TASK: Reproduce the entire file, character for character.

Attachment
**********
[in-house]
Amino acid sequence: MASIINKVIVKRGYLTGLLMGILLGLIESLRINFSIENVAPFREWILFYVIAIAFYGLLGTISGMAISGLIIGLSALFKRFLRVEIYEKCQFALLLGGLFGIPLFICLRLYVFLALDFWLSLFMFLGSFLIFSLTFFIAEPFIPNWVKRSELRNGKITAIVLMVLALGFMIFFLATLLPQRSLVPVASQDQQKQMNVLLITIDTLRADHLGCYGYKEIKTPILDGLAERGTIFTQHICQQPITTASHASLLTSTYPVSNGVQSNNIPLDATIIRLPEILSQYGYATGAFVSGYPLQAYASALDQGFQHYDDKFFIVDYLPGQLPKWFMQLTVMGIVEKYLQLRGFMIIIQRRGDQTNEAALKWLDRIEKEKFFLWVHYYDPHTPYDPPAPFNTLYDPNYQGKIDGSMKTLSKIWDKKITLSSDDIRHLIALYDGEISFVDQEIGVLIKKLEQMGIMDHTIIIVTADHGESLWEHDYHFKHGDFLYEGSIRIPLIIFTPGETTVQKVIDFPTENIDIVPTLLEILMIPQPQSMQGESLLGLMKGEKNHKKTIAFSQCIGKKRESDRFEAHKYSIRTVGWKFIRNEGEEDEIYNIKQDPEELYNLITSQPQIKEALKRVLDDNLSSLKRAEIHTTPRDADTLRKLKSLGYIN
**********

[in-house]
Amino acid sequence: MASIINKVIVKRGYLTGLLMGILLGLIESLRINFSIENVAPFREWILFYVIAIAFYGLLGTISGMAISGLIIGLSALFKRFLRVEIYEKCQFALLLGGLFGIPLFICLRLYVFLALDFWLSLFMFLGSFLIFSLTFFIAEPFIPNWVKRSELRNGKITAIVLMVLALGFMIFFLATLLPQRSLVPVASQDQQKQMNVLLITIDTLRADHLGCYGYKEIKTPILDGLAERGTIFTQHICQQPITTASHASLLTSTYPVSNGVQSNNIPLDATIIRLPEILSQYGYATGAFVSGYPLQAYASALDQGFQHYDDKFFIVDYLPGQLPKWFMQLTVMGIVEKYLQLRGFMIIIQRRGDQTNEAALKWLDRIEKEKFFLWVHYYDPHTPYDPPAPFNTLYDPNYQGKIDGSMKTLSKIWDKKITLSSDDIRHLIALYDGEISFVDQEIGVLIKKLEQMGIMDHTIIIVTADHGESLWEHDYHFKHGDFLYEGSIRIPLIIFTPGETTVQKVIDFPTENIDIVPTLLEILMIPQPQSMQGESLLGLMKGEKNHKKTIAFSQCIGKKRESDRFEAHKYSIRTVGWKFIRNEGEEDEIYNIKQDPEELYNLITSQPQIKEALKRVLDDNLSSLKRAEIHTTPRDADTLRKLKSLGYIN